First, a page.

六分钟英语-Parkour

时间:2022-1-8 作者:爱思英语学习网

BBC Learning English
6 Minute English
Parkour
NB: This is not an accurate word-for-word transcript
Dan: Hello and welcome to 6 Minute English from BBC Learning English. I’m Dan
Walker Smith and in today’s programme Kate and I are going to be talking
about parkour. Do you know what parkour is Kate?
Kate: Hi Dan. Well I don’t really know what parkour is, but I’ve got a feeling it has
something to do with jumping on and off buildings. Am I right?
Dan: That’s pretty much it actually. Parkour is a growing sport that mixes running,
jumping, climbing and gymnastics. You might have seen it on TV; it’s been
around. You see people running up walls, climbing across buildings and
jumping over objects that are in their way.
Kate: Ah right yes, now I know what you’re talking about. I’ve definitely seen
people doing this on the television.
Dan: Exactly, and what’s interesting is that it’s not competitive. Many of the runners
don’t even like the idea of commercial events. They’d rather keep it as a pure
sport that’s just for fun.
Having said that, there are Parkour World Championships. So my question for
you Kate is which city is hosting the Parkour World Championships this year?
Is it:
a) Vienna
b) Vancouver
c) Venice
Kate: Well I have no idea, so I’m going to guess b) Vancouver.
Dan: Well we will see if you’re right at the end of the show.
Now we’re going to hear an extract from the British parkour runner Brad
Moss. Here he is talking about what he likes about the sport. He says that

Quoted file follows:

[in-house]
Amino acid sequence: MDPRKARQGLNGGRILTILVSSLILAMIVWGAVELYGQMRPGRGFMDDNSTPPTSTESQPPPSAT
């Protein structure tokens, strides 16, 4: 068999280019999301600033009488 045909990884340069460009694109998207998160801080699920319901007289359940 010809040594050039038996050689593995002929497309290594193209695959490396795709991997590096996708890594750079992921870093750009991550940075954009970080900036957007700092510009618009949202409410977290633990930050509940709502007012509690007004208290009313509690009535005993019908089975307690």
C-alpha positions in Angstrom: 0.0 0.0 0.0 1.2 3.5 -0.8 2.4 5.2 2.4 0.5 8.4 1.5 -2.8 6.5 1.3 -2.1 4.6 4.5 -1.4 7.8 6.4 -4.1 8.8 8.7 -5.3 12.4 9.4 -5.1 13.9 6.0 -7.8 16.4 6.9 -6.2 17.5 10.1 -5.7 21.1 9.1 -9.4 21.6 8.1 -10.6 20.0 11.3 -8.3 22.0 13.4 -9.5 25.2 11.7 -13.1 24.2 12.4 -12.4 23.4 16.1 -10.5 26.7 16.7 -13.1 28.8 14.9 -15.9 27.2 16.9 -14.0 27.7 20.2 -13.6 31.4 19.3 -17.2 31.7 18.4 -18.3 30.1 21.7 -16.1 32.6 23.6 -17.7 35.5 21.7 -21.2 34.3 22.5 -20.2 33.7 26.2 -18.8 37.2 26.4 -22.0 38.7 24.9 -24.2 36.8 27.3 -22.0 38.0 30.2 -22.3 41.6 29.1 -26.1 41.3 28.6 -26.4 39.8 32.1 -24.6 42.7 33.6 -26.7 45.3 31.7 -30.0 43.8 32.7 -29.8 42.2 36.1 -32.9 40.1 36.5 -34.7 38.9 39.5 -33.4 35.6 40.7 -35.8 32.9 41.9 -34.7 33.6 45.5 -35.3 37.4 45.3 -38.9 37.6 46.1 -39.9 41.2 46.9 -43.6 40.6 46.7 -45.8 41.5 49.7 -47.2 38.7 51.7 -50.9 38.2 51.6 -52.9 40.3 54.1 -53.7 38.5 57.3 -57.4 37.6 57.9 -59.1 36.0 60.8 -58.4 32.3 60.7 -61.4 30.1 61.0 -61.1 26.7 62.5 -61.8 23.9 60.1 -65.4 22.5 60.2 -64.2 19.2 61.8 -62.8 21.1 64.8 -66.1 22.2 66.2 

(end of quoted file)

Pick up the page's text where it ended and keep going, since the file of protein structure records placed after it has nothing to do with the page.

because it’s not competitive or professional, you can concentrate on personal
development. So he’s less concerned about being sponsored. Kate what does
he mean there?
Kate: Ah, well to sponsor in this context is to give someone money in exchange for
advertising and publicity. So sportsmen and sports teams are often sponsored
by big companies.
Dan: OK, well let’s have a listen to Brad. What other sport did he practise before he
took up parkour?
Extract 1
Parkour gave me a real opportunity to develop personally, as opposed to, you know,
with skateboarding, which I used to do. It was all about doing things for videos and
wanting to get sponsored and things. Whereas parkour had a lot more freedom
thorough that, and it’s about practising what you personally need to improve on.
Dan: OK, so Brad was a skateboarder before becoming a parkour runner.
Skateboards are short boards with four small wheels in each corner, and
people who ride on them are called skateboarders.
Kate: Yes, and I think there are a lot of similarities between parkour and
skateboarding. For example you’ve got to be very aware of your surroundings,
and it’s a way of getting around that’s really quick and very impressive to
watch.
Dan: Exactly, I totally agree. Let’s hear from Brad again, as he talks about his
favourite sort of areas to practise parkour. He uses the word dense, so what’s
he saying here Kate?
Kate: Well the word dense means made of or containing a lot of things. So if an area
is dense with people, for example, then there are a lot of people in that area.
Dan: OK, let’s listen to the clip, and see if you can spot the ways that Brad gets
around objects.
Extract 3
I enjoy spaces where there’s lots of dense things and where I can move. You know, go